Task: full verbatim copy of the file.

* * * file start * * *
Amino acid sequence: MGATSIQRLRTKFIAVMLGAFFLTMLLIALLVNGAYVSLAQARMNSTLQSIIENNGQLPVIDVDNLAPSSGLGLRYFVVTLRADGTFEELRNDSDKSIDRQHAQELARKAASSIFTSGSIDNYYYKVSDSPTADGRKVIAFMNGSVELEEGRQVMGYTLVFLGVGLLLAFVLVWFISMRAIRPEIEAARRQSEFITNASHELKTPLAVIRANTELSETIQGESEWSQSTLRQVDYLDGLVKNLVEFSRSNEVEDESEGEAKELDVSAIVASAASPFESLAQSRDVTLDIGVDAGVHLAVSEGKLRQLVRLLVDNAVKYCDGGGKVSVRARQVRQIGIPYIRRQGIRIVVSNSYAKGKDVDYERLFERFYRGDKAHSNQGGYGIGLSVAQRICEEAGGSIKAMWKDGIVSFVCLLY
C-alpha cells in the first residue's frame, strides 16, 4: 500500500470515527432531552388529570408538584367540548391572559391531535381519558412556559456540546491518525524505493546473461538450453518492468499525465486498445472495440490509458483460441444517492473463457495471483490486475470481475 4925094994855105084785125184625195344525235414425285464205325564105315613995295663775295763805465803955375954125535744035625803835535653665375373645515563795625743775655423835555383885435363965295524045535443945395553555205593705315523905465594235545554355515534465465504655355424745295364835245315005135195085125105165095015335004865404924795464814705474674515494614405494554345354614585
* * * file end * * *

Amino acid sequence: MGATSIQRLRTKFIAVMLGAFFLTMLLIALLVNGAYVSLAQARMNSTLQSIIENNGQLPVIDVDNLAPSSGLGLRYFVVTLRADGTFEELRNDSDKSIDRQHAQELARKAASSIFTSGSIDNYYYKVSDSPTADGRKVIAFMNGSVELEEGRQVMGYTLVFLGVGLLLAFVLVWFISMRAIRPEIEAARRQSEFITNASHELKTPLAVIRANTELSETIQGESEWSQSTLRQVDYLDGLVKNLVEFSRSNEVEDESEGEAKELDVSAIVASAASPFESLAQSRDVTLDIGVDAGVHLAVSEGKLRQLVRLLVDNAVKYCDGGGKVSVRARQVRQIGIPYIRRQGIRIVVSNSYAKGKDVDYERLFERFYRGDKAHSNQGGYGIGLSVAQRICEEAGGSIKAMWKDGIVSFVCLLY
C-alpha cells in the first residue's frame, strides 16, 4: 500500500470515527432531552388529570408538584367540548391572559391531535381519558412556559456540546491518525524505493546473461538450453518492468499525465486498445472495440490509458483460441444517492473463457495471483490486475470481475 4925094994855105084785125184625195344525235414425285464205325564105315613995295663775295763805465803955375954125535744035625803835535653665375373645515563795625743775655423835555383885435363965295524045535443945395553555205593705315523905465594235545554355515534465465504655355424745295364835245315005135195085125105165095015335004865404924795464814705474674515494614405494554345354614585